Tuesday, 2 February 2010

AIB makes case for increased public spending

Peter Connell: Encouraging news from AIB. In its Economic Outlook for 2010 published last month the bank agrees with many of those writing on PE on the issue of Ireland’s sovereign debt.The report points out that ‘Ireland has one of the lowest debt ratios in the EU: 51% at the end of 2009, allowing for cash balances’ – which it states amounts to €22 billion (slide 12 in the presentation linked above). Like many on this blog, the bank argues that this relatively positive picture provides the State with options regarding investment and public spending.

Virtually all mainstream commentators argue that there is no alternative to fiscal consolidation, so this is important information as it is emanating from an unexpected source and certainly one not naturally sympathetic to the kind of analysis you’ll read on this blog. But, it’s there in black and white. AIB says it’s OK for the State to increase public spending. Let me see, how exactly does the report put it? Ah yes, ‘low public debt gives the State the capacity to support the banking sector’ (see slide 12)….


Antoin O Lachtnain said...

'You should go out and borrow loads of money. It will be an investment in your future.' Now where have we heard that before?

Proposition Joe said...

Some other fun factoids in the AIB begging letter, sorry outlook ...

"NAMA will not impact on government debt"

So, we won't have to pay it off then? It'll just sit there in an off-balance-sheet limbo for ever and a day. Regardless of whether the trash assets backing it up ever rebound in value.

"€7 billion recapitalisation of AIB/BOI from national savings (Pension Reserve Fund)"

But that's part of the cash balances taken into account when figuring our net public debt was just a low, low 51% of GDP. So these cash balances are already ear-marked for throwing into a large money-pit. Or is it to be piled up on a massive pyre? Either way, that money is effectively gone, just resting Father Ted stylee in the national account before being reclaimed by its real owners.

"Debt interest payments low at 2.7% of GDP in 2010"

That's low in the sense of more than half what we currently spend on education? Plenty of head-room there so, we should be spending at least as much on debt servicing as we waste on teaching.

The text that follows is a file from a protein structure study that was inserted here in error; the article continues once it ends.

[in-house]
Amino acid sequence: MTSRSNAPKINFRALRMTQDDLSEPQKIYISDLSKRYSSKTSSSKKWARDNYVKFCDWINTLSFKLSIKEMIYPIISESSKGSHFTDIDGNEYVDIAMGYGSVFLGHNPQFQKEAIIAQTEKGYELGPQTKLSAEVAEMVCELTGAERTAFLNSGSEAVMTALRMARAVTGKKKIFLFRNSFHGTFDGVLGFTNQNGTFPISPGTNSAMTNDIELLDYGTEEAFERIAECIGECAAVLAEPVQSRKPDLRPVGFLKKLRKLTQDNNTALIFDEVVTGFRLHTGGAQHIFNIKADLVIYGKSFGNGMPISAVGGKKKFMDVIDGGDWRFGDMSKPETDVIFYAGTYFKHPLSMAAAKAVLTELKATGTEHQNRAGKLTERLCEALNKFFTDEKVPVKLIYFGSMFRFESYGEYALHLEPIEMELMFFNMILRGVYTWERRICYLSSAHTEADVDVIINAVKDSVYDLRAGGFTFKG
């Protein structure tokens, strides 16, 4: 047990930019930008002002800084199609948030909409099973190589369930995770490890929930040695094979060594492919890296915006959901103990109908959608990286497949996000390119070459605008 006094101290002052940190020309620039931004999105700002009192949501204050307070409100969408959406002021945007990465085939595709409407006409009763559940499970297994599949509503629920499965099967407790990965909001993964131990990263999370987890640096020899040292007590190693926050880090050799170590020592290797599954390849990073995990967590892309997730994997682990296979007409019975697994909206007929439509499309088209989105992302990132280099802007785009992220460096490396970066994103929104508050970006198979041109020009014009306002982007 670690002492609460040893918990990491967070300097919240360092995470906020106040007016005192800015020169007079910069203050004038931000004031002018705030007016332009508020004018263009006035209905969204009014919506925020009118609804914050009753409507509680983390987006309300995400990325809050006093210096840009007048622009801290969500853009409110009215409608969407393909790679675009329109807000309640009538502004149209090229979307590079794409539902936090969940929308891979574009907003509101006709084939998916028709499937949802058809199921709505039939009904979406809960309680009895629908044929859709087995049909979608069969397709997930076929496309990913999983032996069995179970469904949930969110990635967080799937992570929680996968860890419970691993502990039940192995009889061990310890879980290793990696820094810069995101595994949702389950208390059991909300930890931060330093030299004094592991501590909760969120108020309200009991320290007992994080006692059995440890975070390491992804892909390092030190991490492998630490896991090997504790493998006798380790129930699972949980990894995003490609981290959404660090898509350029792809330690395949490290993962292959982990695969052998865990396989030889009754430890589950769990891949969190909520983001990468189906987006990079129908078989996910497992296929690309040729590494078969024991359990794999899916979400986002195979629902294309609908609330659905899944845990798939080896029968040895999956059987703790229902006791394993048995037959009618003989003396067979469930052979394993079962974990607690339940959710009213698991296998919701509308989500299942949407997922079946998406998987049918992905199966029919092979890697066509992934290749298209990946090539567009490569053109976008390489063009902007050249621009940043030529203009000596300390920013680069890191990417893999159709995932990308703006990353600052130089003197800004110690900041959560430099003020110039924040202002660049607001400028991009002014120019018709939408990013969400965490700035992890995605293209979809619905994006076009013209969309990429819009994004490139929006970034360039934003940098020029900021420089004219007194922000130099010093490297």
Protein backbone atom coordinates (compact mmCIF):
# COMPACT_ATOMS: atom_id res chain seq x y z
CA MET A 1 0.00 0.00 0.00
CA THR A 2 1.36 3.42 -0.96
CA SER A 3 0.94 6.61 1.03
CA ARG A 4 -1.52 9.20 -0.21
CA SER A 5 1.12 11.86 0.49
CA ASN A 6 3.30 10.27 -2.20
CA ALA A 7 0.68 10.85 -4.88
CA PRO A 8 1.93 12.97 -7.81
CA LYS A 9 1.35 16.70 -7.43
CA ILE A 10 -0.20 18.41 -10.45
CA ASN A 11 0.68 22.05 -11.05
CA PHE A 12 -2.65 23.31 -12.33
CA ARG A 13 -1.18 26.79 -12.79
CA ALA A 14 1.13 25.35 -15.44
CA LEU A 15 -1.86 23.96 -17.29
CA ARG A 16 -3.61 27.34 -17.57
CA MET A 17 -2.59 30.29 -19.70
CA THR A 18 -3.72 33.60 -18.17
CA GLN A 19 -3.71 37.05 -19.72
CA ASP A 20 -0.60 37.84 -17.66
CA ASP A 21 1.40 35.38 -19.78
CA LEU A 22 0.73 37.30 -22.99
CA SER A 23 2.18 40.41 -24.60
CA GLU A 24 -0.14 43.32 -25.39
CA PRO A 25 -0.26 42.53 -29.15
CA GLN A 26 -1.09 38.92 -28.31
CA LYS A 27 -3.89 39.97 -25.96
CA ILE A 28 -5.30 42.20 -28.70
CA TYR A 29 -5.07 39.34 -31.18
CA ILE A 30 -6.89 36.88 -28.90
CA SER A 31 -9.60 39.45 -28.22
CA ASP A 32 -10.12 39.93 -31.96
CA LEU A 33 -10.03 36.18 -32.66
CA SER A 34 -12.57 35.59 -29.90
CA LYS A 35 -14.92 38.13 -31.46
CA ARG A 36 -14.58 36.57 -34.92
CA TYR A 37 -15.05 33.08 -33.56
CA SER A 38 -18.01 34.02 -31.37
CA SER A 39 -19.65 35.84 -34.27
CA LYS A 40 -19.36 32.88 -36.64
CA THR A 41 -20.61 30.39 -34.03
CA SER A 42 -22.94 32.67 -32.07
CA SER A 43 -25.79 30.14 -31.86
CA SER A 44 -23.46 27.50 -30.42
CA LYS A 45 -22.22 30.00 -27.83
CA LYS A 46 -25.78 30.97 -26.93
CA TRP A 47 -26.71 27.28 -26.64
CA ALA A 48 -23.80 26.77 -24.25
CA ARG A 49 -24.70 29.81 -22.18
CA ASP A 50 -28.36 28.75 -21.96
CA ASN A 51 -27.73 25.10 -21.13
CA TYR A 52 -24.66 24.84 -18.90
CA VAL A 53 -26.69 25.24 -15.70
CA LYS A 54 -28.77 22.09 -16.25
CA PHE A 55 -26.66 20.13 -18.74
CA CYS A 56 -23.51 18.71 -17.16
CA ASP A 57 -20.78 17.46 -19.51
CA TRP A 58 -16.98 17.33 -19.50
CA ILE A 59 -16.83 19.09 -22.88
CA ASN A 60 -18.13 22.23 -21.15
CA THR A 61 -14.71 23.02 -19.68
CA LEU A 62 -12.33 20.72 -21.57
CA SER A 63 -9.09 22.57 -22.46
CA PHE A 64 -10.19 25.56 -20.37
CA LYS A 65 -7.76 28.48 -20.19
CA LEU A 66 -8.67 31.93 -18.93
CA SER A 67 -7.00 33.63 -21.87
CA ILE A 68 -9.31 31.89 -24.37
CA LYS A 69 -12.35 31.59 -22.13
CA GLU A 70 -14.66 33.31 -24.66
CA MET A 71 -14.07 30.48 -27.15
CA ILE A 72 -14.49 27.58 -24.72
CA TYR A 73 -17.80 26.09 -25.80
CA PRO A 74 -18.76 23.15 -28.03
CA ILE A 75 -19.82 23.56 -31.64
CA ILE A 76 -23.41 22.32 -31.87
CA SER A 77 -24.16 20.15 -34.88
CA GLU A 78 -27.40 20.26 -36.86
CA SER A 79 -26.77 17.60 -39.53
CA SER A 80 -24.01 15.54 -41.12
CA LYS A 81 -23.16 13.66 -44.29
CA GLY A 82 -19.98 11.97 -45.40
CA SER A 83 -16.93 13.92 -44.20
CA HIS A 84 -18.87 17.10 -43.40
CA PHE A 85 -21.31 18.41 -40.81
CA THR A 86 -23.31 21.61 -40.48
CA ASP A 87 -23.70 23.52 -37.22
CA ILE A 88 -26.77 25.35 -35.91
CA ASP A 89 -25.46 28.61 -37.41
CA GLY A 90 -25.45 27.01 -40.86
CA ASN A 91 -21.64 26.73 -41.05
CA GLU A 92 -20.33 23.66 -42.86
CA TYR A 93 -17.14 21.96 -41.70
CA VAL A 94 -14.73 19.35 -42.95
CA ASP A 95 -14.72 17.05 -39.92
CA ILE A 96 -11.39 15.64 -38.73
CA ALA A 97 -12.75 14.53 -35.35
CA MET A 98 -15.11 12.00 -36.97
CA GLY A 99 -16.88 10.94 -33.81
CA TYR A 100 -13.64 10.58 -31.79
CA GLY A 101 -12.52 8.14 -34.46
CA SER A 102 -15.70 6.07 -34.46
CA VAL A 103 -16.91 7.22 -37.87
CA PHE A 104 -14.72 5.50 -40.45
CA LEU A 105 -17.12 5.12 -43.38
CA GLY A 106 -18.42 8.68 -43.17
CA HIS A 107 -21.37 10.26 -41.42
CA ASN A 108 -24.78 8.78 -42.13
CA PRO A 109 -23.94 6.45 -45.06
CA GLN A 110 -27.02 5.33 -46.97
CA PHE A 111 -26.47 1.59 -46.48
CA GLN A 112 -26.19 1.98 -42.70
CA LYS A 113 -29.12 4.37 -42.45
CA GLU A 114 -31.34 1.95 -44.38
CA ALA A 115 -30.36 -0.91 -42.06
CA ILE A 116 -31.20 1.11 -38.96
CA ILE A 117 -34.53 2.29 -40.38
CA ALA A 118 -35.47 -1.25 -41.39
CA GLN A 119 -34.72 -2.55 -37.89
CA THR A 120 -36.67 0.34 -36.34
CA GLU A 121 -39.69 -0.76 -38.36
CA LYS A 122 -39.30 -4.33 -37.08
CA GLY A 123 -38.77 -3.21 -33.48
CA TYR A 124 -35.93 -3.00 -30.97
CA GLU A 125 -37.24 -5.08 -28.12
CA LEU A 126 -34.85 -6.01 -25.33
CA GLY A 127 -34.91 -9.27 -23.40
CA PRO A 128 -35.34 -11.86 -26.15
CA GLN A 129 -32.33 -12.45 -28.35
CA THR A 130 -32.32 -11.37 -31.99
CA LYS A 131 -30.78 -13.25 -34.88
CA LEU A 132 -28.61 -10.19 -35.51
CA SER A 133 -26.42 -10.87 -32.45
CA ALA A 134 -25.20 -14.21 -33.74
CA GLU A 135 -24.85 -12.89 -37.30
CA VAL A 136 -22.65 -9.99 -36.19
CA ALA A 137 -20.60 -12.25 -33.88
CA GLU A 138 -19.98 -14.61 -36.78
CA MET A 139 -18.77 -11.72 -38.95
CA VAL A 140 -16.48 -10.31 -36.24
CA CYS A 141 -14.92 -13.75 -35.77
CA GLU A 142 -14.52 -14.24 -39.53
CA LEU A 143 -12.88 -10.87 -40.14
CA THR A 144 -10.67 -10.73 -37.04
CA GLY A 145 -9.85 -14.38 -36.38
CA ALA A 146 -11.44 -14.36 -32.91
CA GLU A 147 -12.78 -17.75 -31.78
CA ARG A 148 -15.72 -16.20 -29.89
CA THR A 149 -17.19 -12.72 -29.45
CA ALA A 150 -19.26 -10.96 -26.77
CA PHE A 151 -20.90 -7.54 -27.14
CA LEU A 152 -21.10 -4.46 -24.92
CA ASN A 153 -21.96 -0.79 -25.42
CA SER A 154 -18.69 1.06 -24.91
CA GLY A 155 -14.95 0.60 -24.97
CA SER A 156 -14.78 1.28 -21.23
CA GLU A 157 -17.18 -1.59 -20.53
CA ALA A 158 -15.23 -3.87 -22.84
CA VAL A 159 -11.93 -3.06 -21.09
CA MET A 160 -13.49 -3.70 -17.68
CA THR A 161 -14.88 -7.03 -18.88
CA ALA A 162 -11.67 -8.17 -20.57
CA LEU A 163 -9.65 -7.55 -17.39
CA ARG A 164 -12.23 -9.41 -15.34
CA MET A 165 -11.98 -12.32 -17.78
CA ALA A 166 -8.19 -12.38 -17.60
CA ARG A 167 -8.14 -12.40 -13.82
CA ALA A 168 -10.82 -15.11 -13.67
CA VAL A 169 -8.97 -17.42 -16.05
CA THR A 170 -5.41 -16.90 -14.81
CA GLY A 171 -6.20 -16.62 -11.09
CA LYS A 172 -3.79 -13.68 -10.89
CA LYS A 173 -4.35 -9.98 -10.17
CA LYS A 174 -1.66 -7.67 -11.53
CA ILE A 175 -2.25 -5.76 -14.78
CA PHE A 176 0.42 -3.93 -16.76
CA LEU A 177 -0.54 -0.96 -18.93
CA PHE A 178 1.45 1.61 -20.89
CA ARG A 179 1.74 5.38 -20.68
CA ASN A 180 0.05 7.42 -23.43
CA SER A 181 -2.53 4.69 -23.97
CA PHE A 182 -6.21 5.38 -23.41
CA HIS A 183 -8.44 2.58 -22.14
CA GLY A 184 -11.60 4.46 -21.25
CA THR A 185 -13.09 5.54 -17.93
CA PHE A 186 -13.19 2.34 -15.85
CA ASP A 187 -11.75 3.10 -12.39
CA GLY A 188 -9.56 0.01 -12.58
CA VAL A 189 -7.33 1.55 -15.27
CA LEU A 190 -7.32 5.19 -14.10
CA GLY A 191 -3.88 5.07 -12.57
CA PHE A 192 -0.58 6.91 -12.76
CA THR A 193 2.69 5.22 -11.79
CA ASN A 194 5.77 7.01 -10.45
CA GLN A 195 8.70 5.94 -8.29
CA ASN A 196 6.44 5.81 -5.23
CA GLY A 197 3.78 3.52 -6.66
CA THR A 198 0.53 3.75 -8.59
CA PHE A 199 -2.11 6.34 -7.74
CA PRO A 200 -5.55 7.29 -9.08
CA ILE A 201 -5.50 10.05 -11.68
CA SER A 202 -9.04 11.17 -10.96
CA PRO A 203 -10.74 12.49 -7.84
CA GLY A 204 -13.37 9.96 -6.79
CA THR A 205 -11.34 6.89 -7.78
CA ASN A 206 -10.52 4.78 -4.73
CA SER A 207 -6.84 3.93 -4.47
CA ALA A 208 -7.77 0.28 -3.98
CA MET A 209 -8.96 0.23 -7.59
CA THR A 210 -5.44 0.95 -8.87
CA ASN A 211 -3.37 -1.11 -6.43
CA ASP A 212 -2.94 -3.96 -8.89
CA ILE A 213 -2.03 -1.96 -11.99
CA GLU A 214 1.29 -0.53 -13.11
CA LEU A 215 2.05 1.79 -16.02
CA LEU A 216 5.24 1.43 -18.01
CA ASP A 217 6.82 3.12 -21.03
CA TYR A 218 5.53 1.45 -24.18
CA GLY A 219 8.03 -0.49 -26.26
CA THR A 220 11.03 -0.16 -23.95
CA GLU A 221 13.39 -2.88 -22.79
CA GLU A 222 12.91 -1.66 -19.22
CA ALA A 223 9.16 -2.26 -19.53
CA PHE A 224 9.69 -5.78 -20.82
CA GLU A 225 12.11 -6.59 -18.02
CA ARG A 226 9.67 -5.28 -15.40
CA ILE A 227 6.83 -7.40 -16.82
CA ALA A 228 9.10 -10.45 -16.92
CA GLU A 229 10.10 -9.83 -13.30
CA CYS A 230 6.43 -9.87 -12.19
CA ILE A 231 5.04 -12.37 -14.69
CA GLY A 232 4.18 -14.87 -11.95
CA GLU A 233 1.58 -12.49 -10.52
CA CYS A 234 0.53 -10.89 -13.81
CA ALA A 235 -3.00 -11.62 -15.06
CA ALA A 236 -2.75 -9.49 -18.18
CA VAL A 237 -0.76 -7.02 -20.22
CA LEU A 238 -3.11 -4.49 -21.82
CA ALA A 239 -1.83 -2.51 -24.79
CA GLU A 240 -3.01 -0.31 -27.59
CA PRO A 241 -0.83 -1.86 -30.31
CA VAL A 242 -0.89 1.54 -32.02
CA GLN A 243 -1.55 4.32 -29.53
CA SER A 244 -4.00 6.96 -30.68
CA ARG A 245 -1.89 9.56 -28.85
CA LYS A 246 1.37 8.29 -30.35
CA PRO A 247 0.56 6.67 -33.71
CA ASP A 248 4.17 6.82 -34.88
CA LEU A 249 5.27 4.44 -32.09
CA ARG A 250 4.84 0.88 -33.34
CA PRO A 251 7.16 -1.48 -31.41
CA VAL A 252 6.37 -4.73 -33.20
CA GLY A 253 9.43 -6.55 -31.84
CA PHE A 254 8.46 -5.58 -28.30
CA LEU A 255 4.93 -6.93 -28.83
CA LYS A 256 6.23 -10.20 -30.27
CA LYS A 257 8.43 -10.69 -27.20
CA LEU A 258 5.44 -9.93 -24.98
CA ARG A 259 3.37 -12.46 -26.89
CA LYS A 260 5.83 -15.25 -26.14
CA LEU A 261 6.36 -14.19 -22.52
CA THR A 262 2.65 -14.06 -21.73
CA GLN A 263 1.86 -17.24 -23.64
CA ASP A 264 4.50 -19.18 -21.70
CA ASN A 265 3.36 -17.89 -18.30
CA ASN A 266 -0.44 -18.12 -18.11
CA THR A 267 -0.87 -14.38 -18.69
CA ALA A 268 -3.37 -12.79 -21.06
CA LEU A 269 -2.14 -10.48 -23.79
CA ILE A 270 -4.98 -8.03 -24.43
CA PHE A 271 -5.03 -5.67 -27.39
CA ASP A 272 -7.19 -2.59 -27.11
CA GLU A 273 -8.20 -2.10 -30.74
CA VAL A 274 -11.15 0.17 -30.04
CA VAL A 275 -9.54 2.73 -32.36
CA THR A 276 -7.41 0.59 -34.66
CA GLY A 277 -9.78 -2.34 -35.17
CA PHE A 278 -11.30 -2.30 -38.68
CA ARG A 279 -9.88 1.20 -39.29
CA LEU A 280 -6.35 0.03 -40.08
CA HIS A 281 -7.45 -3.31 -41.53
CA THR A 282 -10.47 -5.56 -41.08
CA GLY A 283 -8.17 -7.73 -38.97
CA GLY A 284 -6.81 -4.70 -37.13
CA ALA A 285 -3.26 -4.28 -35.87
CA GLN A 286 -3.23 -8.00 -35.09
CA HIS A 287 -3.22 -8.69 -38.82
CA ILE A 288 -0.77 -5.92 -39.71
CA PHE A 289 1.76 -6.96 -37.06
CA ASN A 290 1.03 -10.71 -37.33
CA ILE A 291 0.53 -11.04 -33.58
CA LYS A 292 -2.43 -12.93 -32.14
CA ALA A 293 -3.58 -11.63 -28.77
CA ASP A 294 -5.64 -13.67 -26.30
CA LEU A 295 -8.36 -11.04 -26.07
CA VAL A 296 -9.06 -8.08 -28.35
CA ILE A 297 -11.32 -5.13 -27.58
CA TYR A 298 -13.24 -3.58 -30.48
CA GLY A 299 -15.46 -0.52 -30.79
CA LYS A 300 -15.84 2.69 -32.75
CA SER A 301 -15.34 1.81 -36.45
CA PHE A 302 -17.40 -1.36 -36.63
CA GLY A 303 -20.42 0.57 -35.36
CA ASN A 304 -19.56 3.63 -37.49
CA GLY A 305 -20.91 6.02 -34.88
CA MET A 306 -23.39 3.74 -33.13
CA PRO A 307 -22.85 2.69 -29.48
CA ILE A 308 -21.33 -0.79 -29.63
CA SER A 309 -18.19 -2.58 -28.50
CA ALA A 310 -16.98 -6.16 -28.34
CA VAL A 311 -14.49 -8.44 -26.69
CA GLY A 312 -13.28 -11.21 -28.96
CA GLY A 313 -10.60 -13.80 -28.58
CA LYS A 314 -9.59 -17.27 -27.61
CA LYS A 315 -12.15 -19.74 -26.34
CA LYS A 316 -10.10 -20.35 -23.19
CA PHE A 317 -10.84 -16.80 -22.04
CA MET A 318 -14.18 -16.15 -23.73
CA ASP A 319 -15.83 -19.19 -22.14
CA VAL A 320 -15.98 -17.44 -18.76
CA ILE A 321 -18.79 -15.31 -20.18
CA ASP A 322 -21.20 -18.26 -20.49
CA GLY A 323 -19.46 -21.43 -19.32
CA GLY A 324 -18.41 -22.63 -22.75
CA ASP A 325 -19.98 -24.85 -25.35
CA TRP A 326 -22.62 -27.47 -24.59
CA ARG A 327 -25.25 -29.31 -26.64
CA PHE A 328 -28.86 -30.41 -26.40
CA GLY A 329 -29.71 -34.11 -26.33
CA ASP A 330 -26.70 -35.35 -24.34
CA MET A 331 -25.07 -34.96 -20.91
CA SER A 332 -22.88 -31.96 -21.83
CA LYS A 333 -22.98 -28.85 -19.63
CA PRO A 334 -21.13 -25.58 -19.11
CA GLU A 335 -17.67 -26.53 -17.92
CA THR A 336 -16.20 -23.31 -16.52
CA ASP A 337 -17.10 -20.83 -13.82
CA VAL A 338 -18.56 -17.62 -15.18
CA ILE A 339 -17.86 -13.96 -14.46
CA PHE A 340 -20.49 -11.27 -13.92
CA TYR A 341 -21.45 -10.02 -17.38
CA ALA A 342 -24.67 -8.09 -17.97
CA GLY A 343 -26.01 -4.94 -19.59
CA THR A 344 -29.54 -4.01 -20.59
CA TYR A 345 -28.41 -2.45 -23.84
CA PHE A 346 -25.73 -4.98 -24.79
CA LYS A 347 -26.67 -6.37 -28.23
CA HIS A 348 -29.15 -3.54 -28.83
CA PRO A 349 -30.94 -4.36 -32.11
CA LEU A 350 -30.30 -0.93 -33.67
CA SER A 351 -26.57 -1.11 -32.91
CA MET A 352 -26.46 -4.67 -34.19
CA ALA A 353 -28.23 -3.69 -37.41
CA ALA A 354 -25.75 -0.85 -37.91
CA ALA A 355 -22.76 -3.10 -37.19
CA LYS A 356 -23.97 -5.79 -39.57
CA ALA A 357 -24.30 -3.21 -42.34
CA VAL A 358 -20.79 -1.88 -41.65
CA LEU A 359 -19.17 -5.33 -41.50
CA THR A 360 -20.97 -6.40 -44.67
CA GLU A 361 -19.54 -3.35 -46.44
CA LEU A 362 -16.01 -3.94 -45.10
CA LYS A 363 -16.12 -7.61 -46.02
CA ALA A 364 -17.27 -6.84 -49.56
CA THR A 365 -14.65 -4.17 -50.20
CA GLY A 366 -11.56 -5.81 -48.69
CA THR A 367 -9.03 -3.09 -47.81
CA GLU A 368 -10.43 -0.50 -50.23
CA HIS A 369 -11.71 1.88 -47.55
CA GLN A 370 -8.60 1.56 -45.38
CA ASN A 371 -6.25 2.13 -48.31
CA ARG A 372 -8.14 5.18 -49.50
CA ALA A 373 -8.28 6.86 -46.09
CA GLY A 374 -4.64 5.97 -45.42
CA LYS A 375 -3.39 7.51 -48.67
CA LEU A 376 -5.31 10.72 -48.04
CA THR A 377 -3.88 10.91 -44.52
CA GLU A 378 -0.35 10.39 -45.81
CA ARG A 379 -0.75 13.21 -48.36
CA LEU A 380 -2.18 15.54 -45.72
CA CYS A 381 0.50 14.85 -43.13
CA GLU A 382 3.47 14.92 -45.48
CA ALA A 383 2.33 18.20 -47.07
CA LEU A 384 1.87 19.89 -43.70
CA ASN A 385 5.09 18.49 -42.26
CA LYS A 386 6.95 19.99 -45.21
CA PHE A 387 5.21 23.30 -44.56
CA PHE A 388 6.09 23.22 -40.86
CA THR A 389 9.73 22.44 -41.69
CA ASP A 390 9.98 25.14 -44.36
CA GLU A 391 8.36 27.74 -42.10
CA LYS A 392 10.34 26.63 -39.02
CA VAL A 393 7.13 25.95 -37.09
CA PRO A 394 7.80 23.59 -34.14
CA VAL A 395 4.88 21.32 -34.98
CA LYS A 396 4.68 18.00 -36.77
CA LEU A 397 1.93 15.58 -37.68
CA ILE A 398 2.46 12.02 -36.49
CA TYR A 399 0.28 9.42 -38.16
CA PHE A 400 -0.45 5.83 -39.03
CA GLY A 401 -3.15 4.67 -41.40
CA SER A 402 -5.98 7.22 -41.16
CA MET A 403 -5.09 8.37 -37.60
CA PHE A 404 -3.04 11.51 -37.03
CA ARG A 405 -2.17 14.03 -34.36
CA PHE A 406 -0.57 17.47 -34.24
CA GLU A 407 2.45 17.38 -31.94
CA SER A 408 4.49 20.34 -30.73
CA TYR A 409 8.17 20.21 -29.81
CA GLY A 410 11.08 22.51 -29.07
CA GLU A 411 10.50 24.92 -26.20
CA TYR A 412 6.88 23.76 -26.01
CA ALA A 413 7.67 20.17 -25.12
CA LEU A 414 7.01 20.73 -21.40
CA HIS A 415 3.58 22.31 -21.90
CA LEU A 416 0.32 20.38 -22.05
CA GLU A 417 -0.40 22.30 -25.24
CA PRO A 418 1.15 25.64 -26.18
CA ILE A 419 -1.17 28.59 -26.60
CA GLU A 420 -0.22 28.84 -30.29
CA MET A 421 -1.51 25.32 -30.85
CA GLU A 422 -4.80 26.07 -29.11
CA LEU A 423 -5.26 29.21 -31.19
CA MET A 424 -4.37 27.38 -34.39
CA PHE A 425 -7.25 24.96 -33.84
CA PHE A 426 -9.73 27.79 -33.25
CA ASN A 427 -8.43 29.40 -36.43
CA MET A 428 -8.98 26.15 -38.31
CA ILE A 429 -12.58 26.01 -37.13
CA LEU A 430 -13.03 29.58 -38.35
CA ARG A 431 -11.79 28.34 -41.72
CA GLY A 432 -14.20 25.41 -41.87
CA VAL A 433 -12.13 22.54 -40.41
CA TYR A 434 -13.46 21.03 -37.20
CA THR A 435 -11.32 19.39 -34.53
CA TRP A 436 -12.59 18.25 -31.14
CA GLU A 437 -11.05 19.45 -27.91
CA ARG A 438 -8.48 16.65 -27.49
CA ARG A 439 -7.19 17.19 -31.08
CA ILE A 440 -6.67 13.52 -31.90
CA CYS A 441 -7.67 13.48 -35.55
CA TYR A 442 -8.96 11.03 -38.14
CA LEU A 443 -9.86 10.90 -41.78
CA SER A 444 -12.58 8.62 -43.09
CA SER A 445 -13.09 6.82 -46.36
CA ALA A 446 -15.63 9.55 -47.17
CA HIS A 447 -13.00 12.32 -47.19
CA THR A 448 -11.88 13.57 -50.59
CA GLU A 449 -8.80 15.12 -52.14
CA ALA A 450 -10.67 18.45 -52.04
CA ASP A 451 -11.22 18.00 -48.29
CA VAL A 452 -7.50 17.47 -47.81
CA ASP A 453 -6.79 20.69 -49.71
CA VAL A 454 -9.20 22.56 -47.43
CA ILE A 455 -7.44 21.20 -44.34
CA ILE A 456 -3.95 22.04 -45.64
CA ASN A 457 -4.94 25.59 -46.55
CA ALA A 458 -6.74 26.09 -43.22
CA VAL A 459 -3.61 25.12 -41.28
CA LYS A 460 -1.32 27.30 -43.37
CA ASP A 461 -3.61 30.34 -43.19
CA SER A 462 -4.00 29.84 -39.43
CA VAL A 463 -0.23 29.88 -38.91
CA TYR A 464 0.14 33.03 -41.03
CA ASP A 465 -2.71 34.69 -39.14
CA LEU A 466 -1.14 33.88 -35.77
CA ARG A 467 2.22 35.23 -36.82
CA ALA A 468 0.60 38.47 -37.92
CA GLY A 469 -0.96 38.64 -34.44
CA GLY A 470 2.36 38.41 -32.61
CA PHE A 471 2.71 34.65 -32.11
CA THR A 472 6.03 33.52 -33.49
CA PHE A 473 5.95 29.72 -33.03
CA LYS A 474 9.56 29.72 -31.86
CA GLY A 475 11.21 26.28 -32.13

Peter Connell said...

Some facts. Funds in the National Pension Reserve Fund are not included in cash balances and not included in the 51% debt ratio. The fund has assets of €15.7 billion, excluding €7 billion in preference shares in AIB and BoI. As reported by the NTMA at the end of 2009 the State's net debt was 38% of GDP, low by international standards.

Presenting these facts is not an attempt to defend the government's fundamentally flawed management of our economic crisis. On the contrary. These facts suggest that many of those who are most shrill in proclaiming the primacy of the need to address the national debt, above all other policy prescriptions, have an ideological agenda which includes slashing public expenditure and shrinking the role of the State.

Proposition Joe said...


There seems to be several different definitions of net public debt floating around, for example Michael Taft defined itto include both NMTA preborrowing and the NPRF in an earlier discussion on this site.

It seems AIB have choosen to use their own self-serving kinda-gross and kinda-net (gret?) defintion of public debt to include cash balances but exclude the NPRF.

I'd guess their private reasoning is that they view our "national savings" as being already theirs in all but name.

Now, one can express our public debt ratio is 25% as claimed by Martin Wolf in the FT, or 38% as per the NTMA figures, or 51% as per AIB's definition, or approaching 80% as forecast by the DoF.

Add in the off-sheet NAMA liabalities and the €108 billion in unfunded public sector pension liabilities and we could get it up to close on 200%.

So any argument based on %-of-GDP is sort of beside the point, the real issues are ability to borrow and more importanly ability to repay. Our children and grandchildren are not going to thank us for the mountain of debt we bequeath to them. And no 'shrill' invocation along the lines of "but Martin Wolf and AIB told us our debt was oh so low!" will cut any ice with them.

Michael Taft said...